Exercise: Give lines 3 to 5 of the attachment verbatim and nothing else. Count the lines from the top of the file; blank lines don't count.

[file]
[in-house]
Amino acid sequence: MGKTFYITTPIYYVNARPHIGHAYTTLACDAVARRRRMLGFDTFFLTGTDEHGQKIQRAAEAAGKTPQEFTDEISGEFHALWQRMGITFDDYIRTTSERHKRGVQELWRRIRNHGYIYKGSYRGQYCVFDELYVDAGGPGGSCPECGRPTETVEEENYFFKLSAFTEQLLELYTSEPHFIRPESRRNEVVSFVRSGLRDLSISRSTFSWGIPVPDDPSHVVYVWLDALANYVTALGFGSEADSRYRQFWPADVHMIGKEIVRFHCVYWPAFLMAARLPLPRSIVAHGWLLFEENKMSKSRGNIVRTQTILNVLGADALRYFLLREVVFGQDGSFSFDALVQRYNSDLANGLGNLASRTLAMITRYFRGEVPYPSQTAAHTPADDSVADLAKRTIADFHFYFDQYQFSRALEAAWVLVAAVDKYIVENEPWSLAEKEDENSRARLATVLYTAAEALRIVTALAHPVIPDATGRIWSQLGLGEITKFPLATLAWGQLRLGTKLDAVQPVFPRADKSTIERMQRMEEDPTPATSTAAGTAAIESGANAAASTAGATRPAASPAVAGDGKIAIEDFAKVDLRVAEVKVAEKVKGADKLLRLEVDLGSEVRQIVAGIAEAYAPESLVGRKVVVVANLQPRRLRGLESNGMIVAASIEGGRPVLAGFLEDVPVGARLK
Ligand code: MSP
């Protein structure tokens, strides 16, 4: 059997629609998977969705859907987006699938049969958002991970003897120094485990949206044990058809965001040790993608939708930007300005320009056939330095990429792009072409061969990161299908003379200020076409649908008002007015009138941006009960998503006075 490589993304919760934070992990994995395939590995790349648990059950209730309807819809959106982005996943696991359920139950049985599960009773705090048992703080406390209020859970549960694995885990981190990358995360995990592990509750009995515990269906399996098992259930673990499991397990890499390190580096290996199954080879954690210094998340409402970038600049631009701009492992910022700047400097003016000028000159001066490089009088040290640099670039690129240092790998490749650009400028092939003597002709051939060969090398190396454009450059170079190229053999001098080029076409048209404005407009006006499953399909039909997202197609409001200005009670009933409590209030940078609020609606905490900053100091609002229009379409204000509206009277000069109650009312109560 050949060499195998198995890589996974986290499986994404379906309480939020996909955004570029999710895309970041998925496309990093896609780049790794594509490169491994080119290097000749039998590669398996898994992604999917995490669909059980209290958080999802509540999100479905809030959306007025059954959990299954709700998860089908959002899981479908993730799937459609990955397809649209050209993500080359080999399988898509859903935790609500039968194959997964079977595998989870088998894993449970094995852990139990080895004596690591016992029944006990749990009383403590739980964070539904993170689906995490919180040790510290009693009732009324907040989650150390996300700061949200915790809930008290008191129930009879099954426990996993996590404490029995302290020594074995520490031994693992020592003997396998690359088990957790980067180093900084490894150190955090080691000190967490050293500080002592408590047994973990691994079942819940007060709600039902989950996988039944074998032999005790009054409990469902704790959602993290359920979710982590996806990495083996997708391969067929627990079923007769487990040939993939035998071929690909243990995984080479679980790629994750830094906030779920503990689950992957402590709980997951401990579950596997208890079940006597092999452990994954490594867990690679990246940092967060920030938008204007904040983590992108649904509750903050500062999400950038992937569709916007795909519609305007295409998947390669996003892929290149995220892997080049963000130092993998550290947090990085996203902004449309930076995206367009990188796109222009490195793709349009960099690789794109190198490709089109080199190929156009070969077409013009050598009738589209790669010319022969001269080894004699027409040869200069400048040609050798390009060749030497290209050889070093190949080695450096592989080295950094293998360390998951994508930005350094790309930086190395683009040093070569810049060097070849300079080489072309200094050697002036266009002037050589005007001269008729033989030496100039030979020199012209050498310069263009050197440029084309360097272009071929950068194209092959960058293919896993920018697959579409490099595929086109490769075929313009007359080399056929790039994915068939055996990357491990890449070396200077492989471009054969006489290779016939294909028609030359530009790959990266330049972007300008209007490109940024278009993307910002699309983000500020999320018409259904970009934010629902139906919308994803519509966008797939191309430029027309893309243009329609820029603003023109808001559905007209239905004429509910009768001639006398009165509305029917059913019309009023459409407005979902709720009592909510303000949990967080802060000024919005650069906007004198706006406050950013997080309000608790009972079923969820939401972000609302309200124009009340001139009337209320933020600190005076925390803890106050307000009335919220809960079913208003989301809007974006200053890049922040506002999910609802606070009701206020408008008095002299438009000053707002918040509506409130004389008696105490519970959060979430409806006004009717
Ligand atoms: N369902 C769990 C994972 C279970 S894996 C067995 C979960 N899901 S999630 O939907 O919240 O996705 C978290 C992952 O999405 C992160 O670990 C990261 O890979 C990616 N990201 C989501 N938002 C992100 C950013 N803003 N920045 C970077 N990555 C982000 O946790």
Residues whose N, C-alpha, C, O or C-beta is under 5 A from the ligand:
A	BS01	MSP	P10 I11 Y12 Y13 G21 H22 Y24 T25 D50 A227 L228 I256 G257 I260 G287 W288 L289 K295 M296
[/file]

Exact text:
Ligand code: MSP
């Protein structure tokens, strides 16, 4: 059997629609998977969705859907987006699938049969958002991970003897120094485990949206044990058809965001040790993608939708930007300005320009056939330095990429792009072409061969990161299908003379200020076409649908008002007015009138941006009960998503006075 490589993304919760934070992990994995395939590995790349648990059950209730309807819809959106982005996943696991359920139950049985599960009773705090048992703080406390209020859970549960694995885990981190990358995360995990592990509750009995515990269906399996098992259930673990499991397990890499390190580096290996199954080879954690210094998340409402970038600049631009701009492992910022700047400097003016000028000159001066490089009088040290640099670039690129240092790998490749650009400028092939003597002709051939060969090398190396454009450059170079190229053999001098080029076409048209404005407009006006499953399909039909997202197609409001200005009670009933409590209030940078609020609606905490900053100091609002229009379409204000509206009277000069109650009312109560 050949060499195998198995890589996974986290499986994404379906309480939020996909955004570029999710895309970041998925496309990093896609780049790794594509490169491994080119290097000749039998590669398996898994992604999917995490669909059980209290958080999802509540999100479905809030959306007025059954959990299954709700998860089908959002899981479908993730799937459609990955397809649209050209993500080359080999399988898509859903935790609500039968194959997964079977595998989870088998894993449970094995852990139990080895004596690591016992029944006990749990009383403590739980964070539904993170689906995490919180040790510290009693009732009324907040989650150390996300700061949200915790809930008290008191129930009879099954426990996993996590404490029995302290020594074995520490031994693992020592003997396998690359088990957790980067180093900084490894150190955090080691000190967490050293500080002592408590047994973990691994079942819940007060709600039902989950996988039944074998032999005790009054409990469902704790959602993290359920979710982590996806990495083996997708391969067929627990079923007769487990040939993939035998071929690909243990995984080479679980790629994750830094906030779920503990689950992957402590709980997951401990579950596997208890079940006597092999452990994954490594867990690679990246940092967060920030938008204007904040983590992108649904509750903050500062999400950038992937569709916007795909519609305007295409998947390669996003892929290149995220892997080049963000130092993998550290947090990085996203902004449309930076995206367009990188796109222009490195793709349009960099690789794109190198490709089109080199190929156009070969077409013009050598009738589209790669010319022969001269080894004699027409040869200069400048040609050798390009060749030497290209050889070093190949080695450096592989080295950094293998360390998951994508930005350094790309930086190395683009040093070569810049060097070849300079080489072309200094050697002036266009002037050589005007001269008729033989030496100039030979020199012209050498310069263009050197440029084309360097272009071929950068194209092959960058293919896993920018697959579409490099595929086109490769075929313009007359080399056929790039994915068939055996990357491990890449070396200077492989471009054969006489290779016939294909028609030359530009790959990266330049972007300008209007490109940024278009993307910002699309983000500020999320018409259904970009934010629902139906919308994803519509966008797939191309430029027309893309243009329609820029603003023109808001559905007209239905004429509910009768001639006398009165509305029917059913019309009023459409407005979902709720009592909510303000949990967080802060000024919005650069906007004198706006406050950013997080309000608790009972079923969820939401972000609302309200124009009340001139009337209320933020600190005076925390803890106050307000009335919220809960079913208003989301809007974006200053890049922040506002999910609802606070009701206020408008008095002299438009000053707002918040509506409130004389008696105490519970959060979430409806006004009717
Ligand atoms: N369902 C769990 C994972 C279970 S894996 C067995 C979960 N899901 S999630 O939907 O919240 O996705 C978290 C992952 O999405 C992160 O670990 C990261 O890979 C990616 N990201 C989501 N938002 C992100 C950013 N803003 N920045 C970077 N990555 C982000 O946790």